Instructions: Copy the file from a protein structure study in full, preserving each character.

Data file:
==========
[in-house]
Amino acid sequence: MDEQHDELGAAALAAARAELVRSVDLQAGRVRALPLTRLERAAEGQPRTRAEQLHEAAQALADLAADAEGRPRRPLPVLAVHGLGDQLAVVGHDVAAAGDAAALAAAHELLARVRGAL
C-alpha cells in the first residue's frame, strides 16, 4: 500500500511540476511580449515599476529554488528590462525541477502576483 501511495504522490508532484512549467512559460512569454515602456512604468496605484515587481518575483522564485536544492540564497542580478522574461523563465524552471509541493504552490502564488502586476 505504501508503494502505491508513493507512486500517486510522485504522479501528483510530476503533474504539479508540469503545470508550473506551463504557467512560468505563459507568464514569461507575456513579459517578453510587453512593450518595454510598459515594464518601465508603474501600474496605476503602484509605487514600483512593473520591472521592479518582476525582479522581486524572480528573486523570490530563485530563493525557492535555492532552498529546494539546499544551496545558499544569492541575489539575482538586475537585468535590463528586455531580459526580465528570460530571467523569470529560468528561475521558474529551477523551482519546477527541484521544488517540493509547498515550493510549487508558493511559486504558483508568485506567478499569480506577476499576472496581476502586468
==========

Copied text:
[in-house]
Amino acid sequence: MDEQHDELGAAALAAARAELVRSVDLQAGRVRALPLTRLERAAEGQPRTRAEQLHEAAQALADLAADAEGRPRRPLPVLAVHGLGDQLAVVGHDVAAAGDAAALAAAHELLARVRGAL
C-alpha cells in the first residue's frame, strides 16, 4: 500500500511540476511580449515599476529554488528590462525541477502576483 501511495504522490508532484512549467512559460512569454515602456512604468496605484515587481518575483522564485536544492540564497542580478522574461523563465524552471509541493504552490502564488502586476 505504501508503494502505491508513493507512486500517486510522485504522479501528483510530476503533474504539479508540469503545470508550473506551463504557467512560468505563459507568464514569461507575456513579459517578453510587453512593450518595454510598459515594464518601465508603474501600474496605476503602484509605487514600483512593473520591472521592479518582476525582479522581486524572480528573486523570490530563485530563493525557492535555492532552498529546494539546499544551496545558499544569492541575489539575482538586475537585468535590463528586455531580459526580465528570460530571467523569470529560468528561475521558474529551477523551482519546477527541484521544488517540493509547498515550493510549487508558493511559486504558483508568485506567478499569480506577476499576472496581476502586468